Flechet et al.  analyzed the performance of the prediction model for the development of AKI in the ICU by using data from the retrospective study of EPaNIC. Data used for the prediction models were based on information obtained at ICU admission and after the first 24 h, and also included the total amount of urine and the slope. The outcome was AKI at any stage or AKI at stages 2 or 3, which manifested during the first week of an ICU stay. The predictive performance was also compared with mathematical models with a biochemical marker such as serum neutrophil gelatinase-associated lipocalin (NGAL) levels. The performance of the mathematical model was high, with an AUC of 0.84, which was higher than NGAL with an AUC of 0.74.
Zimmermann et al.  obtained different results using data from MIMIC-III. The input data regarded variables recorded during the first day of an ICU admission including gender, age, heart rate, blood pressure, SpO2, lab values and the hourly rate of urine output. The outcome was AKI at any stage on days 2 and 3 of an ICU stay. Univariate analysis did not show a significant association between urine output and continuous creatinine outcome.
These studies differ from our investigation because of the endpoint. AKI development is similar but the time is different: the first week of the ICU stay in the study of Huang and Flechet, and days 2 ad 3 in the study of Zimmermann. In our study, urine output is entered as continuous data during the entire ICU stay, (as the output AKI stages 2 or 3).
Our study can be applied to a generation of electronic Acute Kidney Injury alert systems (eAKI) which enable earlier detection of AKI. Some warning systems , but not all , have proven to be of benefit to the patients in terms of diagnostic procedures, treatment, and nephrology consultation . Park observed that eAKI permitted a reduction in the severe progression of renal failure and an improvement in AKI recovery, but failed to report the effects on mortality . Prendecki reported a better outcome in terms of survival and need for renal replacement therapy .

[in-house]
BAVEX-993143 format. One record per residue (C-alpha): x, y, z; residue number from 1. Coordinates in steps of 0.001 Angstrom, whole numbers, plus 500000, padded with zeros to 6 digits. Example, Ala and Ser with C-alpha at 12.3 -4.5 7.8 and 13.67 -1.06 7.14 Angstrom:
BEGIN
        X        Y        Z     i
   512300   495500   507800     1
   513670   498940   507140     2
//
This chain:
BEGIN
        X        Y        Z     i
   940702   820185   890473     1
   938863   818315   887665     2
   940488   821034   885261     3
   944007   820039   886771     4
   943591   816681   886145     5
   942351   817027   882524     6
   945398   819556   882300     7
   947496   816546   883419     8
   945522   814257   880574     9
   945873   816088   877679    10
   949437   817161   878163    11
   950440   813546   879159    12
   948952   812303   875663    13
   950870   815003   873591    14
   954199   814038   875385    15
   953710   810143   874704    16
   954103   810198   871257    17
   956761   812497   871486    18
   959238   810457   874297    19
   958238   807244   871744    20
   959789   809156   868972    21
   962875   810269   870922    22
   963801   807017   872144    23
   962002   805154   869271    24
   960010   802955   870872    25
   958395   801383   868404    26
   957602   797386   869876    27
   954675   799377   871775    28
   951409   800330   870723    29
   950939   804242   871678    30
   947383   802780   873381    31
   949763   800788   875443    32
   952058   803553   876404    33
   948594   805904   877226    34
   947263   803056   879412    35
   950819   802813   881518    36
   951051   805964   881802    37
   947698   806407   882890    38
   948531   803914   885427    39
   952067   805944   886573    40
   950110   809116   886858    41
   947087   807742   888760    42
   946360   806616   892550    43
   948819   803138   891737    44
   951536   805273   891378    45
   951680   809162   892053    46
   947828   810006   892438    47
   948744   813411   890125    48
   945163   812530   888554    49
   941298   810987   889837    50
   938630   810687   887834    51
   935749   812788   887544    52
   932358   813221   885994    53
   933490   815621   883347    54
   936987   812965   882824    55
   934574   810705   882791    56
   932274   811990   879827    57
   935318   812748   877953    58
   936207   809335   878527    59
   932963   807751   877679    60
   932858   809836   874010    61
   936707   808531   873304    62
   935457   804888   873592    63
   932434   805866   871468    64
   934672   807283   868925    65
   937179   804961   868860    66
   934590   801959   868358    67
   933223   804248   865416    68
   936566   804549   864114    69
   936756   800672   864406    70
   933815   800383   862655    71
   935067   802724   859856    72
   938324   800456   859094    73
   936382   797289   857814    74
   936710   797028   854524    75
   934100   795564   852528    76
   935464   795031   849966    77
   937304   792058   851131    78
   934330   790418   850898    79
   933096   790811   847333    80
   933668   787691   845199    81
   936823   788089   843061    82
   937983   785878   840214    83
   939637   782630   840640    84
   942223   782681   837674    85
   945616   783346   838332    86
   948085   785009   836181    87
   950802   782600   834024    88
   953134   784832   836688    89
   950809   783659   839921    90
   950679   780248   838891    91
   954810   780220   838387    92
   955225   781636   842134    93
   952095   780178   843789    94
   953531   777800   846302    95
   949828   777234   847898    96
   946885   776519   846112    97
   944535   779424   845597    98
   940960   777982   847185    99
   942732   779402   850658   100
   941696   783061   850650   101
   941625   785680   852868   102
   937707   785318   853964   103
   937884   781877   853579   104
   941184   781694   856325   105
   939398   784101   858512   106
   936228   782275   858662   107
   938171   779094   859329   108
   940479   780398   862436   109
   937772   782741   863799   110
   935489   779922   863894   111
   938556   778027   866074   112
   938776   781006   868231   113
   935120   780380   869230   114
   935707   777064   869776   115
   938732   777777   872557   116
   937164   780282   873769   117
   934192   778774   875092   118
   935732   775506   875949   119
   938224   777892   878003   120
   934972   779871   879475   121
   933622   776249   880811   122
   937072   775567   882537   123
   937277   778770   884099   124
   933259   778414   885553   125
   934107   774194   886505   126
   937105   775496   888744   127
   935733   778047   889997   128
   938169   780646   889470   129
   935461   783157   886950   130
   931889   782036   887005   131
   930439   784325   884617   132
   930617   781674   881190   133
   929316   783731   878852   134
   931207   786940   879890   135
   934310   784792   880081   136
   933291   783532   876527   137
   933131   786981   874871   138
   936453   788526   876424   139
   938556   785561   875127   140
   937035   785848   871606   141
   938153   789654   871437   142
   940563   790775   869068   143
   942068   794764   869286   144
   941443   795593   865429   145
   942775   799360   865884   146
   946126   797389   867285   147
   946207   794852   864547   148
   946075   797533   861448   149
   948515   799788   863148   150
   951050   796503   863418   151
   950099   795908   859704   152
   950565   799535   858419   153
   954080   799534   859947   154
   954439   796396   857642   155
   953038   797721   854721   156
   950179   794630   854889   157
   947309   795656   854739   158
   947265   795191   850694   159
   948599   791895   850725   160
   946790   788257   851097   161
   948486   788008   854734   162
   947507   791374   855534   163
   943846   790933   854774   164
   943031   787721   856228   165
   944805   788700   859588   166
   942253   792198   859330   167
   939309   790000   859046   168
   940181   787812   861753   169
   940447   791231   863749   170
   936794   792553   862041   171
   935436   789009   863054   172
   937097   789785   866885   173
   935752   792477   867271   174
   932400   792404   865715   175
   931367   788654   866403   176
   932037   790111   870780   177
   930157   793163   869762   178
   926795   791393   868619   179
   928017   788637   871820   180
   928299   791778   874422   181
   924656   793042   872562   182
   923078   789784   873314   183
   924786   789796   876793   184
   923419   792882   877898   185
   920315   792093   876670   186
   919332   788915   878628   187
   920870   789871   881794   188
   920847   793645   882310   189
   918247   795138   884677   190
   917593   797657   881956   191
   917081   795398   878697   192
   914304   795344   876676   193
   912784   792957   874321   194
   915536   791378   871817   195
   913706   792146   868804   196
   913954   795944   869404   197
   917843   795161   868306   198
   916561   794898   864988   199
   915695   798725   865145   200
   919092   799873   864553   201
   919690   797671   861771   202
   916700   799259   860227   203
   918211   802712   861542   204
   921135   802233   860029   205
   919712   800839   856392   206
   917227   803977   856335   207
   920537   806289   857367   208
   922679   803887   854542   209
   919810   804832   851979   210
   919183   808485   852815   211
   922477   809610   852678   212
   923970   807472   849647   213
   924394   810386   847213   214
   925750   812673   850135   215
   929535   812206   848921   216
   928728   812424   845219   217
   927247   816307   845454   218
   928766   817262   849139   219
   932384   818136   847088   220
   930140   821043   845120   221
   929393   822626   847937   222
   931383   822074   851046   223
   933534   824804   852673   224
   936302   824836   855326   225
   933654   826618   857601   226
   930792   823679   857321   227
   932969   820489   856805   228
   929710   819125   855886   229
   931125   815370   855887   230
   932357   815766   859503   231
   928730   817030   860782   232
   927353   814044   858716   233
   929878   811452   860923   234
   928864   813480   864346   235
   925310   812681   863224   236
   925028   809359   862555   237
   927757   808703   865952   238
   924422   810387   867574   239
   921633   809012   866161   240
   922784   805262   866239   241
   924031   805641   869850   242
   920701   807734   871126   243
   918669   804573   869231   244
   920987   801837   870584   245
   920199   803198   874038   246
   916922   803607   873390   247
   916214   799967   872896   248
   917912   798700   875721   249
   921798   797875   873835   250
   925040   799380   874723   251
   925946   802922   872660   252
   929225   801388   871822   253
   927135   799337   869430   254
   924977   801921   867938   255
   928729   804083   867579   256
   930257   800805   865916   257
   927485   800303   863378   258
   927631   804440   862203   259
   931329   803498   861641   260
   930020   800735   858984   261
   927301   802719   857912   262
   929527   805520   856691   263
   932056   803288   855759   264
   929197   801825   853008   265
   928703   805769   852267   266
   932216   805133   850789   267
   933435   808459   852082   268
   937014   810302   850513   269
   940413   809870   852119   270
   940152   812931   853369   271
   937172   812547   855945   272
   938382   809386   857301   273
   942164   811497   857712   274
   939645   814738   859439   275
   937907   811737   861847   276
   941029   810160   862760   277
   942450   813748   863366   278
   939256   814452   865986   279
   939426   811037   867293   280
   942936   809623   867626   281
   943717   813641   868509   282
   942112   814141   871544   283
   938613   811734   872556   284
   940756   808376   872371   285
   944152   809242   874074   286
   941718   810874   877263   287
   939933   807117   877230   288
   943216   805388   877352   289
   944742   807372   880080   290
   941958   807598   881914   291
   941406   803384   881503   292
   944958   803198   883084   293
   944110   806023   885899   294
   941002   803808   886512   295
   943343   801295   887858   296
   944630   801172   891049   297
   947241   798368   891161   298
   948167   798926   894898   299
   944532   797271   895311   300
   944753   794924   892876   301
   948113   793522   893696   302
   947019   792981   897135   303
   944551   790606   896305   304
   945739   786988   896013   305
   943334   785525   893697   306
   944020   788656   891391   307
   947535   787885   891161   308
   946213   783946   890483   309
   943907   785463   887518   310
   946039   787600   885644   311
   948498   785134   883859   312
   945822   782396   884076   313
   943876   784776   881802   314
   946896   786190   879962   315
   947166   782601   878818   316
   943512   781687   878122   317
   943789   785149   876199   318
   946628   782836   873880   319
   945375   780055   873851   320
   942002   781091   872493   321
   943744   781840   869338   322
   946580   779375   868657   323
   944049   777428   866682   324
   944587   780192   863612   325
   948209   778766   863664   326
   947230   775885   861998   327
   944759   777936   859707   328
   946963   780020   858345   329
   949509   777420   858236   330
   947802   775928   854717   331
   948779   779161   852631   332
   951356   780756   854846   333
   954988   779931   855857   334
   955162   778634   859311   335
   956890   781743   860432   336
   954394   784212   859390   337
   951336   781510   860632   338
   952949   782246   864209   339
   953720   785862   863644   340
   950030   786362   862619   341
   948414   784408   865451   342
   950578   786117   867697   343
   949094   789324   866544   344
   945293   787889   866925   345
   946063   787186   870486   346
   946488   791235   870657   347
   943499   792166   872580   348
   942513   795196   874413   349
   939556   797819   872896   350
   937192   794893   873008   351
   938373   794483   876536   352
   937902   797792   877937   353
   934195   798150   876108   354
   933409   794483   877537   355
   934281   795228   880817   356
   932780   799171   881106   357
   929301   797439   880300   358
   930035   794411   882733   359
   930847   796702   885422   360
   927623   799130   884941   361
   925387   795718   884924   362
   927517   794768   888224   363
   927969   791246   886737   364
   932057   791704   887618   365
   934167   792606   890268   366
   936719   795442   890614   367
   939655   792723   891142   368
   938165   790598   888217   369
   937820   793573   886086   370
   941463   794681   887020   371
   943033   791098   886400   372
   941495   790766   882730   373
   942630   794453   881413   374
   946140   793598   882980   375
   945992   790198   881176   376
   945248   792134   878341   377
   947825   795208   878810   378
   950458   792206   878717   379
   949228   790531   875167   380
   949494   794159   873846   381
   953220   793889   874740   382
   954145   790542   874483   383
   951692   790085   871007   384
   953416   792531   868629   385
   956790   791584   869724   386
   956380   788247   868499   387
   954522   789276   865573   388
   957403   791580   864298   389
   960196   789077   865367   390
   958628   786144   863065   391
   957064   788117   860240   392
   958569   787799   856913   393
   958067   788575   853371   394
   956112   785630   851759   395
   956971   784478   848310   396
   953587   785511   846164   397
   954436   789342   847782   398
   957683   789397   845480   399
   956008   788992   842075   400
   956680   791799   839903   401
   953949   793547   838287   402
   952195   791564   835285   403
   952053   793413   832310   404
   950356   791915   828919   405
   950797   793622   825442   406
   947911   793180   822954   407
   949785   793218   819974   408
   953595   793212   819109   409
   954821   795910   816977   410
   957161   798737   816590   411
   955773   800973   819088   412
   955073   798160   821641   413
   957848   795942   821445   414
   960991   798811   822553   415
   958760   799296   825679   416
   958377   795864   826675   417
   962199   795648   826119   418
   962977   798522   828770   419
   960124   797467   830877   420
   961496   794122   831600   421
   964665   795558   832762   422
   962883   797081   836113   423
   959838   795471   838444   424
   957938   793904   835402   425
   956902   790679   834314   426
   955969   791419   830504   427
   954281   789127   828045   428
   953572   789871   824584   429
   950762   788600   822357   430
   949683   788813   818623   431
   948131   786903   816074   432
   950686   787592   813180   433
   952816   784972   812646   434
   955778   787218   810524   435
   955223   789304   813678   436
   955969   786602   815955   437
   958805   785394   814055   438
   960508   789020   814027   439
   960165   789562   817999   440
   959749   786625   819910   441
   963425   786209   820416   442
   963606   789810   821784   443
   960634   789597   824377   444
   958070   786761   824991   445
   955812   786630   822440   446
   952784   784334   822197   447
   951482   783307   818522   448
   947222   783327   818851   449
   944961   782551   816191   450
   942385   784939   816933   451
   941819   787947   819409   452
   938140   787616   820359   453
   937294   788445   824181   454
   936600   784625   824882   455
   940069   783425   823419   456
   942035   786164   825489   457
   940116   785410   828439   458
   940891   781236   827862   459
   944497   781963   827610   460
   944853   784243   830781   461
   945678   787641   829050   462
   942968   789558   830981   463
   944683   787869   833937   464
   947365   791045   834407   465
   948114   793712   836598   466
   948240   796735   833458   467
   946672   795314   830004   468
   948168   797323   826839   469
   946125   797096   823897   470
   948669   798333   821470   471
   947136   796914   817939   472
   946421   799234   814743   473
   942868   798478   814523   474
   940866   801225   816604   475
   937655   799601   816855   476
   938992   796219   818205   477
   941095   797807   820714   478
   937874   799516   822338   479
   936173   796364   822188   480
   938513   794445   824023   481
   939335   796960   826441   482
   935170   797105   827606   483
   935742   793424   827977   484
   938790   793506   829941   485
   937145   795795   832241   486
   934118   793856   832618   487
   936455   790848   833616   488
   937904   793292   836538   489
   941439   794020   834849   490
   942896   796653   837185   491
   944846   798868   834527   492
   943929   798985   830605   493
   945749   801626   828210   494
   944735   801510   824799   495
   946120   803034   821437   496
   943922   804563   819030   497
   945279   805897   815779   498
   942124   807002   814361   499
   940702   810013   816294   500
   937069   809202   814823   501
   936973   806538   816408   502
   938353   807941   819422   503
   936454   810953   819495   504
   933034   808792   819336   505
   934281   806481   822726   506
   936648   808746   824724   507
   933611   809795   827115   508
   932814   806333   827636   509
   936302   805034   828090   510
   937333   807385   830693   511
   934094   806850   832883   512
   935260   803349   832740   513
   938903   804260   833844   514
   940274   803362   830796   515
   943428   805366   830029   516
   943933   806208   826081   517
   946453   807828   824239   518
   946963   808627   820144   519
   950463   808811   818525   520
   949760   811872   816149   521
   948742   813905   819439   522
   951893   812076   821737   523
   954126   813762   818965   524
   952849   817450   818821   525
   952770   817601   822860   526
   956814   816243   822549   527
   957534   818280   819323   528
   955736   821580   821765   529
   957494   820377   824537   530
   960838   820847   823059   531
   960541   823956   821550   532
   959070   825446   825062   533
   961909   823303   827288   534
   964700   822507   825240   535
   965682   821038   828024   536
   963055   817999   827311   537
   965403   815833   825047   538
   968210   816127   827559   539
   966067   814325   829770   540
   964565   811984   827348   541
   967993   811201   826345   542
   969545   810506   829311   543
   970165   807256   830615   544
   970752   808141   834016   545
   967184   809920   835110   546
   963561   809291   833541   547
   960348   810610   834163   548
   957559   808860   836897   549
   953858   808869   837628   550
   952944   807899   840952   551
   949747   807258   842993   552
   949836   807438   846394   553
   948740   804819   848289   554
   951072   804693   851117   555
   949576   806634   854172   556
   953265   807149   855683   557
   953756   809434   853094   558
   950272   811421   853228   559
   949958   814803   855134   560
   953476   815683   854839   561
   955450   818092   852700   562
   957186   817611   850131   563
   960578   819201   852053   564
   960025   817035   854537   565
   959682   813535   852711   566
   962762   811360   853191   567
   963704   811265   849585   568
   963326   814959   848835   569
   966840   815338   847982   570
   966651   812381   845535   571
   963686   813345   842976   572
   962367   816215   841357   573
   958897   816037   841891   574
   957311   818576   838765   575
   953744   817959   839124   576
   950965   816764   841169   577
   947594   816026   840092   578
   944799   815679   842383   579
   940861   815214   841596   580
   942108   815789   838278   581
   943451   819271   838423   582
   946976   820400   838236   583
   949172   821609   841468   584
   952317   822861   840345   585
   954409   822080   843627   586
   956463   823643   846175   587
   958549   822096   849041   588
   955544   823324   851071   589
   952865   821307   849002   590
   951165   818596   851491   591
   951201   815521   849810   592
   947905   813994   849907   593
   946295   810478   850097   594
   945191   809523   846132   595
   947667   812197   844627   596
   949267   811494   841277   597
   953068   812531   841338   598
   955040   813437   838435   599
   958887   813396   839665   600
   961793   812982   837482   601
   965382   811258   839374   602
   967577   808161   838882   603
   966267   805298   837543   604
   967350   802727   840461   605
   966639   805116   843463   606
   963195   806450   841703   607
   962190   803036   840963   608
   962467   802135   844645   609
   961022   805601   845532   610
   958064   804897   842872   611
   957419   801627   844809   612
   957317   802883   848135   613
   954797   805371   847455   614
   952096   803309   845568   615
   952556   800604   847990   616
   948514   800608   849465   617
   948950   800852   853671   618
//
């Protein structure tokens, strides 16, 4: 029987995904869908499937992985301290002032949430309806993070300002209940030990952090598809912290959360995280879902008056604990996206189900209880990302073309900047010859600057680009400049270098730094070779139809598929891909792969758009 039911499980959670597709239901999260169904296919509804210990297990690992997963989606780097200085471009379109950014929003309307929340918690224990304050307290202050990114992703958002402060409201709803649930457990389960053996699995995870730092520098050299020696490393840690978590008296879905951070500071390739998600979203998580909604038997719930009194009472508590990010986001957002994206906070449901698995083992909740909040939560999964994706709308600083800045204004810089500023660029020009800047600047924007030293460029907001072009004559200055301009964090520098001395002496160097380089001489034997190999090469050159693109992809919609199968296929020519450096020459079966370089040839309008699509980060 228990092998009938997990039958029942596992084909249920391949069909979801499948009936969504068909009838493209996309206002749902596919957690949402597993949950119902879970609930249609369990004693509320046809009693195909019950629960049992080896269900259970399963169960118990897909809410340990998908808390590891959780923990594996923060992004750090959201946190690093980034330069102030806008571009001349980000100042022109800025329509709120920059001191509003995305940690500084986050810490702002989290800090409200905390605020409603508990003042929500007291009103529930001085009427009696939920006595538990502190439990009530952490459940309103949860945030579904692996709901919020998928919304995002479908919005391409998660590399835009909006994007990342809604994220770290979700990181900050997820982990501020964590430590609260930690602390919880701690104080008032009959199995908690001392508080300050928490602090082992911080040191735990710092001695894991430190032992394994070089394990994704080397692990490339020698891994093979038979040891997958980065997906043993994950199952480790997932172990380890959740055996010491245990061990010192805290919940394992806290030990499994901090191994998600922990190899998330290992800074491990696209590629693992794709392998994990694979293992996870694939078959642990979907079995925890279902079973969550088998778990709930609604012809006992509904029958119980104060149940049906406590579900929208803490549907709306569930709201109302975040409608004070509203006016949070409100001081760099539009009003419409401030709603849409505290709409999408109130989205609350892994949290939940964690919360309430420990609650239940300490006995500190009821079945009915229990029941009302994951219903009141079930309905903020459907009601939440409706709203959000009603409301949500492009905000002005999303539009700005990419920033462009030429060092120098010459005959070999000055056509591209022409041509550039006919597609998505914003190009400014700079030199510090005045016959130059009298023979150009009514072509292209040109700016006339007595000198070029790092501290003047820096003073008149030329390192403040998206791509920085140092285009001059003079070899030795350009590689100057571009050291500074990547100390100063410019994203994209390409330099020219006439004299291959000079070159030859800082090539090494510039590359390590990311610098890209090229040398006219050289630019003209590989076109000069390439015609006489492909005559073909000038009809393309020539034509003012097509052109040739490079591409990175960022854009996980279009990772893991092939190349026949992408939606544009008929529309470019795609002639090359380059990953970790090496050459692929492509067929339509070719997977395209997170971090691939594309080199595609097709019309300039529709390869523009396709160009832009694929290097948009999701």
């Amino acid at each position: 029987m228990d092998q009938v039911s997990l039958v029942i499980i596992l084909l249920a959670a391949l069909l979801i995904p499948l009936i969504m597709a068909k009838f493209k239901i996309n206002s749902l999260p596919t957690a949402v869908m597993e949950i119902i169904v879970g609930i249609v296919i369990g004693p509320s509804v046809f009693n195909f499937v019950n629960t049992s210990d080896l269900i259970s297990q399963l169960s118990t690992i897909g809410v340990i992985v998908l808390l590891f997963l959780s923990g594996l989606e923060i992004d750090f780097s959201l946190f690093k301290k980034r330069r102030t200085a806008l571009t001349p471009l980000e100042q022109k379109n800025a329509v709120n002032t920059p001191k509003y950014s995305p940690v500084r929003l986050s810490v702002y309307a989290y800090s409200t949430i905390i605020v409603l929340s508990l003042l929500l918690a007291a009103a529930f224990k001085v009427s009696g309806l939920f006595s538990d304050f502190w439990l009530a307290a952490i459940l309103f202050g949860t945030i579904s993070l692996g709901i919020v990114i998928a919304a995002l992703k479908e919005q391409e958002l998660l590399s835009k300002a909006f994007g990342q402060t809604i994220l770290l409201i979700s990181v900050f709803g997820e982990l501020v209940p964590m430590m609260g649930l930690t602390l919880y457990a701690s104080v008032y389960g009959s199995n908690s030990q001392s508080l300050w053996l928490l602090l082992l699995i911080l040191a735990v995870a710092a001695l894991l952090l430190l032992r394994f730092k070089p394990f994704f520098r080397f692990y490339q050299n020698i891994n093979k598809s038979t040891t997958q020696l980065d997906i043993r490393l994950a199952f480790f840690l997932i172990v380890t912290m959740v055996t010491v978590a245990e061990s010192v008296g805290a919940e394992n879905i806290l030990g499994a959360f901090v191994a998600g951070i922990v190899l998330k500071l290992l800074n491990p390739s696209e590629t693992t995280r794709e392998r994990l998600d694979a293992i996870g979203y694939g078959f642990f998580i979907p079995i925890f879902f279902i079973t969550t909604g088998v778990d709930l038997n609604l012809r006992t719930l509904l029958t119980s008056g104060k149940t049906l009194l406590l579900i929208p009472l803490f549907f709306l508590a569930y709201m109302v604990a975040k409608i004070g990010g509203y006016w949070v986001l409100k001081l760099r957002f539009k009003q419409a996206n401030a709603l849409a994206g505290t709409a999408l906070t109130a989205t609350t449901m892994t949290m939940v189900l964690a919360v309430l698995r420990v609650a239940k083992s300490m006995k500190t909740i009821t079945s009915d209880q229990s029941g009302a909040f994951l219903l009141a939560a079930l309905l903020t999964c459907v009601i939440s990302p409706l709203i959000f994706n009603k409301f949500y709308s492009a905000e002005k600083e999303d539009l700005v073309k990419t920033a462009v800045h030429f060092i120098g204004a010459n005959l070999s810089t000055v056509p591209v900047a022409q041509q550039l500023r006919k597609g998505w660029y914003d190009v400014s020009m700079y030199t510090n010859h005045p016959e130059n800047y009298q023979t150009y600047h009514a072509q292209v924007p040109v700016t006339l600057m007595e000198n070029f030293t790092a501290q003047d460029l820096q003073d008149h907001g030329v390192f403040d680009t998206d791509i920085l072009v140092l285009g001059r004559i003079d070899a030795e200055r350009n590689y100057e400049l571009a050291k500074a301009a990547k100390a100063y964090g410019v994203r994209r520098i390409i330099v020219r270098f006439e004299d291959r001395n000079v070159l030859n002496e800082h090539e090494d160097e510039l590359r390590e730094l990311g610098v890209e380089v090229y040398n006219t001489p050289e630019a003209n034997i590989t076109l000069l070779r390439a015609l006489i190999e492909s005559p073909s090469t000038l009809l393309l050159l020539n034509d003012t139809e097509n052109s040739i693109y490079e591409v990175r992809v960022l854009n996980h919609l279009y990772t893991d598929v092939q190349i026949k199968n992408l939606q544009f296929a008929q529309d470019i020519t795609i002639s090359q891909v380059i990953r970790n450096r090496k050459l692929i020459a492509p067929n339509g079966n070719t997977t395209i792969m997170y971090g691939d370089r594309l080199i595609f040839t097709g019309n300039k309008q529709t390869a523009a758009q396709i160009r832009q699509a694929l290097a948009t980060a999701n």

Our study triggers the calculation of a risk score obtained with continuous input of data, urine output measured as ml/kg/h, with the ability to “alert” the medical staff 12 h before the onset of AKI.
The impact of electronic alerting of AKI essentially results in the possibility of earlier medical intervention from the diagnosis of changes in clinical conditions which could be responsible for decreased kidney function (for example, dehydration or left ventricular heart failure). This intervention could lead to earlier personalized treatment . Electronic alerts for AKI can be made based on the detection of changes of a biomarker, such as serum creatinine, with the limit of basal value determinations; otherwise, eAKI can be organized on multiple markers, such as clinical, anamnestic, and biochemical markers, moreover, the implementation of a care bundle alarm can result in an improvement in outcomes . The ELAIA-1 trial, which aims to ascertain the usefulness of eAKI on disease progression and mortality, is still ongoing .
In our study the score is calculated with an algorithm that takes into account “blocks” of urine-output/hour in a dynamic movement. The result can be summarized as “for every six triggered alarms only one is false”, and “for every 12 non-triggered alarms only 2 cases are false negatives”.
Several limitations of our study should however be mentioned.
First, this is a retrospective study based on data from hospitals in the United States.
Second, the precision of an hourly urine output report could be limited, therefore automated electronic recording appears to be required.
Third, the definition of AKI based on serum creatinine may be limited due to the nadir recognition, which in this study was the lowest recorded value during the hospital stay, and a missed AKI diagnosis could occur in this scenario. We report an incidence of AKI stage 2/3 in 3% of ICU patients, and consequently the question of selection arises. Although the incidence in the ICU varies with different definitions, based on the international FINNAKI and AKI-EPI studies (38–21), 35% to 60%, of ICU patients may be affected [38, 39]. Recently, the prospective observational study of Wiersema et al. , which defined AKI according to the KDIGO criteria, reported an occurrence of stage 2/3 between 3.3 and 4.5%. Uchino observed AKI in 5.7% of 29,269 critically ill patients (41). Therefore, the incidence of AKI in our population appears to be in agreement with other studies, particularly since patients undergoing hemodialysis (AKI-D) were excluded. The decision to exclude AKI-D was based on the fact that, in our opinion, the database we used did not provide sufficient information on hemodialysis.
In conclusion, urine output can correctly predict the development of oliguric Acute Kidney Injury, and the highest accuracy was obtained with a deep learning model. The characteristics of urine output in terms of dynamic flow analysis, more than a fixed volume and time, are necessary to implement the predictive score. Its applications into an e-Alert system, which is able to automatically inform the medical staff of the risk, could be useful for reducing the incidence of AKI.